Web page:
The Spanish Revolution of 1936
Archival documents vs. the myths of the historians
Eighty years have passed since the beginning of the Spanish Revolution, and one would expect that after all this time passions would have cooled, giving way to a sober and more balanced analysis of those bygone events. And yet one can’t help feeling at times that the war in Spain took place only yesterday, at least judging by the debates which are carried on around this topic in scientific and pseudo-scientific circles in Spain itself or, indeed, in Russia.
Of course this isn’t accidental. In terms of social relations, the Spanish Revolution was one of the most profound events of the 20th century, even though it suffered a crushing defeat. However, too many social and political currents, along with the adherents of a wide variety of viewpoints, have interpreted the history of the Spanish Civil War as the confirmation of their own social concepts and opinions without regard to the actual facts.
Not surprisingly, this extreme politicization has contributed to the emergence of a multitude of myths about the Spanish Civil War, which have been absorbed, reproduced and repeated by historians up to our own times. Especially unlucky in this regard are “history’s losers”—the Spanish anarcho-syndicalists. For them, there is almost no one to intercede, with the exception of activists from their own movement and a few professional historians who can almost be counted with the fingers of one hand.
Myths about the Spanish anarchists and their role in the Revolution and Civil War are widespread and tenacious. They range from accusations of radical adventurism, arbitrary violence, mass repression, compulsory collectivization, conspiracies and the undermining of the “anti-fascist front” to claims that the experience of anarchism in Spain proved the unsoundness of anarchist ideas which almost led to the betrayal of the revolution.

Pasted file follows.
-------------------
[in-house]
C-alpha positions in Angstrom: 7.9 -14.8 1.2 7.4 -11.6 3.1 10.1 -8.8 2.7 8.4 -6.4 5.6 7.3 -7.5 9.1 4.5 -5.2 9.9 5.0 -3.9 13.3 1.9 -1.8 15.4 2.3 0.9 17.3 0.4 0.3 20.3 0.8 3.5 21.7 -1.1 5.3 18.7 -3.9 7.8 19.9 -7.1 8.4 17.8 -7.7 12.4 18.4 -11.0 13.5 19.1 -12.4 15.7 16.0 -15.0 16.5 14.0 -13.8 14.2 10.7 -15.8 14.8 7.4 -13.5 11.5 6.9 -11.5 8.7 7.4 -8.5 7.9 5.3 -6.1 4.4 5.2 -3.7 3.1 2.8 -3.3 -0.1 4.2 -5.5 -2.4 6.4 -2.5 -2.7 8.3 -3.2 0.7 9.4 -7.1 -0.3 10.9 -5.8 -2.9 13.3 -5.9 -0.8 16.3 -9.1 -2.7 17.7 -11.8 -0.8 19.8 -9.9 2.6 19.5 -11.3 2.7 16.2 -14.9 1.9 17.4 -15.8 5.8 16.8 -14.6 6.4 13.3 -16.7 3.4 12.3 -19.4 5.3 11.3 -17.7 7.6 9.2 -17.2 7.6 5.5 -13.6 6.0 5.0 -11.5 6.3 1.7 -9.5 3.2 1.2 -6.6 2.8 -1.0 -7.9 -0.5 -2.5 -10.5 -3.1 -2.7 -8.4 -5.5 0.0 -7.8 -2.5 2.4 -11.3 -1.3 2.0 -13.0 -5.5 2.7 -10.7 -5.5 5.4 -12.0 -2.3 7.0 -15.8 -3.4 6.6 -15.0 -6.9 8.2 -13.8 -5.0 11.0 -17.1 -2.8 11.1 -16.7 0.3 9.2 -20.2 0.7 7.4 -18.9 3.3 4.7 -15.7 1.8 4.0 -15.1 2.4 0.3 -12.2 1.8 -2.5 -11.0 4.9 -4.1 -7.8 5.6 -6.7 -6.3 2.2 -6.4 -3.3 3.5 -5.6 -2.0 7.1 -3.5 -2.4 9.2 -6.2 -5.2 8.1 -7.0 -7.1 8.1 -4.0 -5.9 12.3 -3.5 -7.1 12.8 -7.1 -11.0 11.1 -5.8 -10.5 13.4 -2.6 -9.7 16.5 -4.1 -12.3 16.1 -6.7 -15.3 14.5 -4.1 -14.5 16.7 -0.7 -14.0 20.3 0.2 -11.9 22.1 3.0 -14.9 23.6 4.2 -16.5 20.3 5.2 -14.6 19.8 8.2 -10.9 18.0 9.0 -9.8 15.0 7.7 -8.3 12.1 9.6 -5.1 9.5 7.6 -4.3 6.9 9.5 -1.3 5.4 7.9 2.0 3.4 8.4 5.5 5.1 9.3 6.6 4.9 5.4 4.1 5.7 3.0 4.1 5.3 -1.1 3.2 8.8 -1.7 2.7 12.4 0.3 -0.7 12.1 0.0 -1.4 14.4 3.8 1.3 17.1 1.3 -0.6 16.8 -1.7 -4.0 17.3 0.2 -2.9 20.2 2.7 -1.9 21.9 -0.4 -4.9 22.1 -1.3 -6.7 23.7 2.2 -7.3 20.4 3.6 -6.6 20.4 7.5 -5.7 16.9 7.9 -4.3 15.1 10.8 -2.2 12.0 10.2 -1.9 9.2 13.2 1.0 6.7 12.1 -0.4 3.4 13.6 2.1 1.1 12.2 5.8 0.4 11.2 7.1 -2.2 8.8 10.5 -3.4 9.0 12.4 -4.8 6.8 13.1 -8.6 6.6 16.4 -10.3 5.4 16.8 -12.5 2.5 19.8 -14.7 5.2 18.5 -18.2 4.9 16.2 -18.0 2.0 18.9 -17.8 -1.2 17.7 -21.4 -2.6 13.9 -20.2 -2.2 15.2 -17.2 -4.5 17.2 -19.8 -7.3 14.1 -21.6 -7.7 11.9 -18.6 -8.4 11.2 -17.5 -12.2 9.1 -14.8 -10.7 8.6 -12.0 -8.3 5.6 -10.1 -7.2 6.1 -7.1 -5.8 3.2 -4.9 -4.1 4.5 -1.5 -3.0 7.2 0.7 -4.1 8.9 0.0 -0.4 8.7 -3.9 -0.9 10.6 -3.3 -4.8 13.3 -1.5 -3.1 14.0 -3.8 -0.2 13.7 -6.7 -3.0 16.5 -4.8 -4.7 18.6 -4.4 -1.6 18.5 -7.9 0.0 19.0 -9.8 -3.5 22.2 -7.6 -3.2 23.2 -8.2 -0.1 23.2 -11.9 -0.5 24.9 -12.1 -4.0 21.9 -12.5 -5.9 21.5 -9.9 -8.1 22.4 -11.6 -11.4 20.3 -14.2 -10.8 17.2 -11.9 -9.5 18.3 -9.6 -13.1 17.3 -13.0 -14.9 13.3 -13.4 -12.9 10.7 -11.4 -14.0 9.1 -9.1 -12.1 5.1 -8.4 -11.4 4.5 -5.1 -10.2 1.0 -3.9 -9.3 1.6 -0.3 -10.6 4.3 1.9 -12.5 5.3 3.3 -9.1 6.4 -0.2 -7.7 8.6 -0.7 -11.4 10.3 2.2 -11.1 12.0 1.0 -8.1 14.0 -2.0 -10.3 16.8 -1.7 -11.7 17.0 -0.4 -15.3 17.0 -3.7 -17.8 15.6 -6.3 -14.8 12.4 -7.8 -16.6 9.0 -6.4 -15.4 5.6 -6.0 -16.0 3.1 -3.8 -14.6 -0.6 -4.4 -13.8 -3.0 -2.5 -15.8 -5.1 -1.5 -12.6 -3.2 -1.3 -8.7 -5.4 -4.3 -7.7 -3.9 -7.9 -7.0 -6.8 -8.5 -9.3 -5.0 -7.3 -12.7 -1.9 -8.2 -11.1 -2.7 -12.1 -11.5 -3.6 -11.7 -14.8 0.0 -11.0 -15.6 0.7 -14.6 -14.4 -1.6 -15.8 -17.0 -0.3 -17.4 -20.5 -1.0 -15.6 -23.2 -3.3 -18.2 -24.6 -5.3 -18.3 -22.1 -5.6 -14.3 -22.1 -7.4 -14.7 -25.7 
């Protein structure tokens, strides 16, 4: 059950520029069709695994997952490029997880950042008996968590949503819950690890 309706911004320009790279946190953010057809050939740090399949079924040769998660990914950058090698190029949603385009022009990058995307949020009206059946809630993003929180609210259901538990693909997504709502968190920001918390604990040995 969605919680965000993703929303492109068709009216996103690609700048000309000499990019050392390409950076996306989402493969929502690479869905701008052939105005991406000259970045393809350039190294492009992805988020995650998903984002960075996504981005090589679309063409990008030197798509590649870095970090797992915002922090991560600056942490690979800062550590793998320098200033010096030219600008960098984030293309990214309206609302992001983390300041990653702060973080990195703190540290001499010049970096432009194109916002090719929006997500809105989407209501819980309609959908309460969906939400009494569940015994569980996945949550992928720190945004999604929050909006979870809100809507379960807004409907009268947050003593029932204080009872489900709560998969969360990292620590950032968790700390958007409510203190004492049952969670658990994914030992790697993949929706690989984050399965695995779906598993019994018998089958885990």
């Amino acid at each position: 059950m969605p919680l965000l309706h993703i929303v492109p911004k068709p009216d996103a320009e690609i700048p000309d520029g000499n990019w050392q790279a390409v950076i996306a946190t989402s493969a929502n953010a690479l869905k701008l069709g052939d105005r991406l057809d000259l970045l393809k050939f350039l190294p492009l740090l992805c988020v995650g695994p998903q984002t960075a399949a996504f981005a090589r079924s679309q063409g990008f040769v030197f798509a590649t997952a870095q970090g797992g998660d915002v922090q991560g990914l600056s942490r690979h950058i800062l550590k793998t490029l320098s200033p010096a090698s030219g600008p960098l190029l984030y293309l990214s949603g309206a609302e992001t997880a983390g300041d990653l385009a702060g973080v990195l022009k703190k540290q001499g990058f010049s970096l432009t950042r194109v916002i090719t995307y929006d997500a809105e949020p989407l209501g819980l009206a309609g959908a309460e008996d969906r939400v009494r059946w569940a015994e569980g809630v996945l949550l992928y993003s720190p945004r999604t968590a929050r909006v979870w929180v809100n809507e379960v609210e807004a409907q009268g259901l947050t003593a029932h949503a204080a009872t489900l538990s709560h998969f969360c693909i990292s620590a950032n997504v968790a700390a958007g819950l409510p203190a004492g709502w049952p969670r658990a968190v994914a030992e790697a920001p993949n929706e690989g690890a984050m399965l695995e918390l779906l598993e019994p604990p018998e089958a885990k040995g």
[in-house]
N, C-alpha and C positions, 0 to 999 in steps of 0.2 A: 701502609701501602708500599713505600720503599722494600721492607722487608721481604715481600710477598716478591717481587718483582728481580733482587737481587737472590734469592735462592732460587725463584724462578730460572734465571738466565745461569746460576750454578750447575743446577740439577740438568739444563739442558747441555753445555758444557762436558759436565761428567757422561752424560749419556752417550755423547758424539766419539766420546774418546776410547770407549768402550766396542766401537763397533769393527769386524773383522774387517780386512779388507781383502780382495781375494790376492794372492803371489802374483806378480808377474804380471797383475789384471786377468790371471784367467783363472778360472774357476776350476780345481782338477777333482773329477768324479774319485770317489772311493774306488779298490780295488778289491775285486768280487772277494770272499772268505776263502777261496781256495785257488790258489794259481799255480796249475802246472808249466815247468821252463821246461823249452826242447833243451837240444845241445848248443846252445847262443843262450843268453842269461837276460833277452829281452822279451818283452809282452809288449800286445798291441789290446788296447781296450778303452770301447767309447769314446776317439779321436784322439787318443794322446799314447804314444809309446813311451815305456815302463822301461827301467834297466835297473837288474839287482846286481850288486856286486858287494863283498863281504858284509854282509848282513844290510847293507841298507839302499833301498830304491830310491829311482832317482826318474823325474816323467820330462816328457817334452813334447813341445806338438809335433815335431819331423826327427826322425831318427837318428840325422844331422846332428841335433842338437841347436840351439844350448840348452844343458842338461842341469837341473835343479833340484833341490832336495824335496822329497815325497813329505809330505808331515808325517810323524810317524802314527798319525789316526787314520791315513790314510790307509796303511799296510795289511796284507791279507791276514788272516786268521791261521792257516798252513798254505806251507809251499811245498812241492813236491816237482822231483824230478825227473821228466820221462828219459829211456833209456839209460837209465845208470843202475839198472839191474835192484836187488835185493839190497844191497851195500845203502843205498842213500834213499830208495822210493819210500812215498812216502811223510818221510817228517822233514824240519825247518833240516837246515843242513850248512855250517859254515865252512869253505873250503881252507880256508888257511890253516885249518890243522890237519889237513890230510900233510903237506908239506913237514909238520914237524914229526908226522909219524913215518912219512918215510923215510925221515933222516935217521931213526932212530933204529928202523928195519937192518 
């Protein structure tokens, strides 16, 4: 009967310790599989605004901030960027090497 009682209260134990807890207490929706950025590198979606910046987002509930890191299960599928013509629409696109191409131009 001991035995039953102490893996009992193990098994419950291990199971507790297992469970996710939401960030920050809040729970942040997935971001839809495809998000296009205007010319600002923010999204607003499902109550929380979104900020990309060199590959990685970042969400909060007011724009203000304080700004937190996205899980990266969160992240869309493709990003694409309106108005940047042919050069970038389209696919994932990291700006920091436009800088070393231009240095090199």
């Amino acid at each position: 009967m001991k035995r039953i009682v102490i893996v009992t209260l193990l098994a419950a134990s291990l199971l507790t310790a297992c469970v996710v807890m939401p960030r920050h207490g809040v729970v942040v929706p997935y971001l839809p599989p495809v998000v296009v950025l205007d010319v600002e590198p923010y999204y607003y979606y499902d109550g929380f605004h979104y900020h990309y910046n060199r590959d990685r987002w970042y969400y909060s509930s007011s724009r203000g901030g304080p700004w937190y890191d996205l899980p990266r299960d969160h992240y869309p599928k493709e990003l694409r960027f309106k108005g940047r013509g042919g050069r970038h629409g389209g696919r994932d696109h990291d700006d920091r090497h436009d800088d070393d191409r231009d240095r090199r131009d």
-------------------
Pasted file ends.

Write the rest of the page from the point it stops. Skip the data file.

In a brief article there isn’t space for an examination of all such myths. Unfortunately, historians often prefer to follow established thinking or place their trust unconditionally in the memoir literature (some of which is of dubious value, while others, such as the memoirs of García Oliver, must be treated cautiously). And this is done instead of referring to archival documents, which allow us to easily refute incorrect assessments and prove that many circumstances should be regarded quite differently, and that many events proceeded quite differently from what is claimed in the literature.
I will focus on just two issues in the history of the Spanish Revolution and Civil War, and try to show how an appeal to archival sources can essentially change our conceptions.
First: what sort of decision was taken by the Spanish anarcho-syndicalists after the suppression of the military mutiny in Barcelona on July 19 through 20, 1936?
Almost without exception, historians claim that during a series of conferences and meetings of the Barcelonian and Catalan activists of the National Confederation of Labor (CNT) and the Iberian Anarchist Federation (FAI), there was almost unanimous agreement to refrain from proclaiming libertarian communism, thereby declining to implement the decisions of the May 1936 CNT Congress in Zaragoza, in favor of collaboration with the other so-called “anti-fascist forces.” It’s true that historians differ as to the dates of these meetings, and are not completely clear on what exactly was discussed at each of them. However, researchers concur that the majority of anarcho-syndicalists and anarchists approved of the refusal to proclaim libertarian communism, i.e., the carrying out of an anarchist social revolution. And this despite the evidence of a number of witnesses and participants in the events (Abel Paz and Liberto Callejas, for example), that the “rank-and-file” of the movement took a different position.